The circular, or as George Soros terms it, ‘reflexive’ nature of financial markets makes them extremely vulnerable to being whipsawed. Yet because of the current extreme momentum, it would take a very heavy weight of evidence to convince this market to reverse direction.

We continue to highlight that commodity prices are at high risk of a major reversal because of the steep downturn in the Chinese Credit Impulse. We have highlighted this before and we are not alone. Julien Bittel of Pictet Asset Management posted the following chart.”

“When commodity prices do start to fall, expect a major reversal in inflation sentiment. Furthermore, expect momentum to become as self-reinforcing and reflexive on the way down just as it was on the way up.”

As we discussed previously, this is what the bond market is already pricing in.

Yields Need A New Narrative

While investors expect surging inflation, the bond market continues to price in weaker future economic growth. As noted in “No, Bonds Aren’t Over-Valued.”

“The correlation between rates and the economic composite suggests that current expectations of sustained economic expansion and rising inflation are overly optimistic. At current rates, economic growth will likely very quickly return to sub-2% growth by 2022.”

Note: The “economic composite” is a compilation of inflation (CPI), economic growth (GDP), and wages.

Surging Inflation 05-14-21, Despite Surging Inflation, The Bulls Shake Off Weakness 05-14-21

Currently, as shown in our opening commentary, yields have remained range-bound between 1.5-1.6%. Such suggests that expectations for price pressures have moderated.

While the markets wonder when the Fed will start to talk more about tapering the bond purchases, yields are currently suggesting inflation may not be the real “risk.” 

The most considerable risk is a divergence among Fed policymakers which possibly leads to a policy mistake of tapering too quickly or even hiking rates. 

The majority of the inflation and economic growth pressures are artificial, stemming from the stimulus injections over the last year. However, with those inputs fading as year-over-year comparisons become more challenging, the “deflationary” impact could be more significant than expected.

There is also one other point about the Fed tapering the purchases. As shown in the chart below, rates rise during phases of QE as money rotates from bonds to stocks for the “risk-on” trade. The opposite occurs when they start to taper, suggesting a decline in rates if “taper talk” increases.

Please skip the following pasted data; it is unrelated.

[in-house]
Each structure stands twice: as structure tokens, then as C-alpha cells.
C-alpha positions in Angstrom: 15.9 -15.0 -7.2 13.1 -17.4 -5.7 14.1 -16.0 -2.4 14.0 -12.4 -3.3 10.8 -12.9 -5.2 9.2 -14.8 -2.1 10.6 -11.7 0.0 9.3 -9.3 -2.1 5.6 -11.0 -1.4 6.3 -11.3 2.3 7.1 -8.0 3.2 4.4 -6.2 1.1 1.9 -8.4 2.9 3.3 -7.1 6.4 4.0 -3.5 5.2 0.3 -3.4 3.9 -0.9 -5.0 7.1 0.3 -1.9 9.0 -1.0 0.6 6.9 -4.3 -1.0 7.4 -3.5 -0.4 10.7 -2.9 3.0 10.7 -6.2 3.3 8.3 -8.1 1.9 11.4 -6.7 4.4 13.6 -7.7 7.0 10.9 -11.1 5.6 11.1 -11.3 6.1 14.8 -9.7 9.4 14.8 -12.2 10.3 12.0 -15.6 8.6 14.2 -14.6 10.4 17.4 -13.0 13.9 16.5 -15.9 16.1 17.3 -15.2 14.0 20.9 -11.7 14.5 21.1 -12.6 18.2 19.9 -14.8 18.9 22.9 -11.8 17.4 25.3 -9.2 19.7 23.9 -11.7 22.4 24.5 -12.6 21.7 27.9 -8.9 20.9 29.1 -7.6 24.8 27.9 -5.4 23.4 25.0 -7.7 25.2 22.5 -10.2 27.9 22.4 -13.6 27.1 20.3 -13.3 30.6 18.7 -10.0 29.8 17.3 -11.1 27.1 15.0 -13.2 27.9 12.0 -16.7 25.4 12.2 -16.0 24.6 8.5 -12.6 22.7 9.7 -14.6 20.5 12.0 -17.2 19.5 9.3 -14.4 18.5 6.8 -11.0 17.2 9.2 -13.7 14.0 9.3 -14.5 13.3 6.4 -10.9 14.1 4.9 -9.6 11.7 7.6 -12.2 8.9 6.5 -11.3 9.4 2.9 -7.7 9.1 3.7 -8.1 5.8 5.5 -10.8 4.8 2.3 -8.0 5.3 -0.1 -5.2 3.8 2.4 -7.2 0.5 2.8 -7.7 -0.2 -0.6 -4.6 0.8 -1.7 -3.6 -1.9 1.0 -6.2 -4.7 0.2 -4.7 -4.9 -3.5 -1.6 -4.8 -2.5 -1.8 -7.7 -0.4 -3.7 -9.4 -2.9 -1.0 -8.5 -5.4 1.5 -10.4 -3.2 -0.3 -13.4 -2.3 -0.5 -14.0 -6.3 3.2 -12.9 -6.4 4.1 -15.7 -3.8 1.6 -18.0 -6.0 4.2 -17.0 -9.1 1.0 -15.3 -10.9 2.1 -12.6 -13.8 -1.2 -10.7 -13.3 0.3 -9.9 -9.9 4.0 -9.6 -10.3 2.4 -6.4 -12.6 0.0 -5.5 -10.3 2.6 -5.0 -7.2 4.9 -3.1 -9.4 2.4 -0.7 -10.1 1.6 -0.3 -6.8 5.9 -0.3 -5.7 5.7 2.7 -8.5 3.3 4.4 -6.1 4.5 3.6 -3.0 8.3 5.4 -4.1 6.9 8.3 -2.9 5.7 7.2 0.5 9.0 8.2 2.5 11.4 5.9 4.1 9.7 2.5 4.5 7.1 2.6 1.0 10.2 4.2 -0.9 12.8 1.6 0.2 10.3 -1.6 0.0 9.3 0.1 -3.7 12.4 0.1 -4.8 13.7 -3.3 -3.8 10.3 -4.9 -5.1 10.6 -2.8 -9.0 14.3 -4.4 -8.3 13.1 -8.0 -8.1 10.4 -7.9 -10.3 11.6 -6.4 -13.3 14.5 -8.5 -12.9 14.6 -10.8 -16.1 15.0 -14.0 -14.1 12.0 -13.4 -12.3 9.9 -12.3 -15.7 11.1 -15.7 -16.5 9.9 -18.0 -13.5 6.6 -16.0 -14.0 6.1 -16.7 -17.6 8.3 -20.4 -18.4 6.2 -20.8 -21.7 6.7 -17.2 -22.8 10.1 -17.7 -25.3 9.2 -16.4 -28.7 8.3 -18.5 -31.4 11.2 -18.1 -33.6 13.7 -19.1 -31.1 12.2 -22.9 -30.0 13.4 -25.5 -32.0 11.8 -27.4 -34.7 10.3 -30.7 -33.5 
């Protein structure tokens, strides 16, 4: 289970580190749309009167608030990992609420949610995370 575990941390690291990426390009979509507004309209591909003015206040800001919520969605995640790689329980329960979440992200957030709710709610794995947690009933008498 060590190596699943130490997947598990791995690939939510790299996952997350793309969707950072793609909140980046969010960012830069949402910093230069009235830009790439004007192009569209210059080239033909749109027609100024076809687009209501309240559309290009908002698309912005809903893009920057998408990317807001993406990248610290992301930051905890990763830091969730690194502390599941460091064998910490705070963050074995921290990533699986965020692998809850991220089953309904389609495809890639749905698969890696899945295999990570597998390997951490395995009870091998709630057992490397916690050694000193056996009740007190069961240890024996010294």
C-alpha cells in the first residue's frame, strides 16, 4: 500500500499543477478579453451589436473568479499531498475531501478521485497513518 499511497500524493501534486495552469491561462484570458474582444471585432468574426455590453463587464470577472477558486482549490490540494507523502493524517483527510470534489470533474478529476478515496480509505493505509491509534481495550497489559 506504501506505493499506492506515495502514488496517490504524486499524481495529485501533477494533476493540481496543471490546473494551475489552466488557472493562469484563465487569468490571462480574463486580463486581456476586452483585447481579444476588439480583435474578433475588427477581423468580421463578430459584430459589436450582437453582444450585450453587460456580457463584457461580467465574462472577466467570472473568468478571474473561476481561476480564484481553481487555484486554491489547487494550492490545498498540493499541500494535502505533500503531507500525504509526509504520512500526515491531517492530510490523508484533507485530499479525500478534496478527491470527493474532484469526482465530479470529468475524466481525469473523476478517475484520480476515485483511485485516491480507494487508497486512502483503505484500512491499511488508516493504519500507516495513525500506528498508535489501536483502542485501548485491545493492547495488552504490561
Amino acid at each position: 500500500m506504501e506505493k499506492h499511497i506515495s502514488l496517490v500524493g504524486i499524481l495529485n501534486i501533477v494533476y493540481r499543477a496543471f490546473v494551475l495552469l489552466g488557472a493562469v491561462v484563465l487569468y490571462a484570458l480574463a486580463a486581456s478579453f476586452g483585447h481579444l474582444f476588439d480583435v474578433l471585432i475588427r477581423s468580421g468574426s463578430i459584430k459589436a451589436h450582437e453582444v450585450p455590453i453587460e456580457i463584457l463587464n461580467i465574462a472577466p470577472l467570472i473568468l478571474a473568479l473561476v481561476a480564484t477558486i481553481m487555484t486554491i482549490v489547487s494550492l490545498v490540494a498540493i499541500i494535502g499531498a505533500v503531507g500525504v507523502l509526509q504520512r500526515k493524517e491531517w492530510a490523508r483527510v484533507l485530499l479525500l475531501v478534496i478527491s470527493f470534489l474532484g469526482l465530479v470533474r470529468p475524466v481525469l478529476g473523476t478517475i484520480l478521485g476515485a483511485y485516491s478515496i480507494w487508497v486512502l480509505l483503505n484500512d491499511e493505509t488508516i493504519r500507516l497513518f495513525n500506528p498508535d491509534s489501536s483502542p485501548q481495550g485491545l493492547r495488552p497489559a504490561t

Earnings Yields Are A Problem

Switching from economics to equities, the recent spike in inflation has caused a drop in the “earnings yield” into negative territory.

Let’s start with what is “earnings yield.”

“Earnings yield has been the cornerstone of the ‘Fed Model’ since the early ’80s. The Fed Model states that when the earnings yield on stocks (earnings divided by price) is higher than the Treasury yield, you should invest in stocks and vice-versa.”

The problem here is two-fold.

  1. You receive the income from owning a Treasury bond, whereas there is no tangible return from an earnings yield. For example, if we purchase a Treasury bond with a 5% yield and stock with an 8% earnings yield, if the price of both assets remains stable for one year, the net return on the bond is 5% while the return on the stock is 0%. 
  2. Unlike stocks, bonds have a finite value. At maturity, the principal gets returned to the holder along with the final interest payment. However, stocks have price risk, no maturity, and no repayment of the principal feature. The risk of owning a stock is exponentially more significant than holding a “risk-free” bond.

If we look at periods of exceptionally low earnings yields compared to the market, we find a better correlation to corrections and outright bear markets.

Forward Returns Fall, Technically Speaking: Forward Returns Continue To Fall

As shown, there is a reasonable correlation between low earnings yields and low forward returns. Historically speaking, with an earnings yield of 2.66%, forward returns over the next decade should somewhere between +2% and -5%.

Forward Returns Fall, Technically Speaking: Forward Returns Continue To Fall

But what about the NEGATIVE yield?

Negative Real Yields Are A Bigger Problem

An interesting note this past week from Sentiment Trader discussed the outcomes for markets when inflation-adjusted earnings yields are negative.

“Until recently, one of the main arguments for stocks was that even though they weren’t yielding much, at least they were earning more than Treasuries, even after accounting for inflation. Now that there has been a spike in inflation gauges, the earnings yield on the S&P 500 has turned negative. This is not a condition that investors have had to tackle much over the past 70 years.

When an investor in the S&P adds up her dividend check and share of earnings, then subtracts the loss of purchasing power from inflation, she’s barely coming out even. This is a record low, dating back to 1970, just eclipsing the prior low from March 2000.”

“If we ignore dividends, then there have been five other times when the S&P 500’s inflation-adjusted earnings yield turned negative. You may want to close one eye and use the other to look askance at the table because it’s not pretty.”